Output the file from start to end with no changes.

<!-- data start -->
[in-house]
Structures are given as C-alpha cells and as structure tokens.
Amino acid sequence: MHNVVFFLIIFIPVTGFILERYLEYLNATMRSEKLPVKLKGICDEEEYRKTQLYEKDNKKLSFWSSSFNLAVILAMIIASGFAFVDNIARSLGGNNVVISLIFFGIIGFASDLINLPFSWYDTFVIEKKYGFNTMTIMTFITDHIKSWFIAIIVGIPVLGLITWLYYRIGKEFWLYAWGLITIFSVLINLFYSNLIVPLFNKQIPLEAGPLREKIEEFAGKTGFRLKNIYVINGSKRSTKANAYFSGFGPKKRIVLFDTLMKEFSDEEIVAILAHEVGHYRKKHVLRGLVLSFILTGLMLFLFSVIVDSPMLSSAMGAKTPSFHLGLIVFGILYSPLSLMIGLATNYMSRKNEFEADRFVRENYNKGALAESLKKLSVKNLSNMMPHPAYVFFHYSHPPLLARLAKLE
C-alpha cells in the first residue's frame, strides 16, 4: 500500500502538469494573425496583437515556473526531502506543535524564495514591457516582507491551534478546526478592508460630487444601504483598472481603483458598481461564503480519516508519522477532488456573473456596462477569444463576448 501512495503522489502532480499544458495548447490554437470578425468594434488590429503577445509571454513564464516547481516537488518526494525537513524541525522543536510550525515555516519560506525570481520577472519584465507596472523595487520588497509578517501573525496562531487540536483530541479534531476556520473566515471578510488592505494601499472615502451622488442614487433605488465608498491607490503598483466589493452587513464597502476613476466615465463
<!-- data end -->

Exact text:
[in-house]
Structures are given as C-alpha cells and as structure tokens.
Amino acid sequence: MHNVVFFLIIFIPVTGFILERYLEYLNATMRSEKLPVKLKGICDEEEYRKTQLYEKDNKKLSFWSSSFNLAVILAMIIASGFAFVDNIARSLGGNNVVISLIFFGIIGFASDLINLPFSWYDTFVIEKKYGFNTMTIMTFITDHIKSWFIAIIVGIPVLGLITWLYYRIGKEFWLYAWGLITIFSVLINLFYSNLIVPLFNKQIPLEAGPLREKIEEFAGKTGFRLKNIYVINGSKRSTKANAYFSGFGPKKRIVLFDTLMKEFSDEEIVAILAHEVGHYRKKHVLRGLVLSFILTGLMLFLFSVIVDSPMLSSAMGAKTPSFHLGLIVFGILYSPLSLMIGLATNYMSRKNEFEADRFVRENYNKGALAESLKKLSVKNLSNMMPHPAYVFFHYSHPPLLARLAKLE
C-alpha cells in the first residue's frame, strides 16, 4: 500500500502538469494573425496583437515556473526531502506543535524564495514591457516582507491551534478546526478592508460630487444601504483598472481603483458598481461564503480519516508519522477532488456573473456596462477569444463576448 501512495503522489502532480499544458495548447490554437470578425468594434488590429503577445509571454513564464516547481516537488518526494525537513524541525522543536510550525515555516519560506525570481520577472519584465507596472523595487520588497509578517501573525496562531487540536483530541479534531476556520473566515471578510488592505494601499472615502451622488442614487433605488465608498491607490503598483466589493452587513464597502476613476466615465463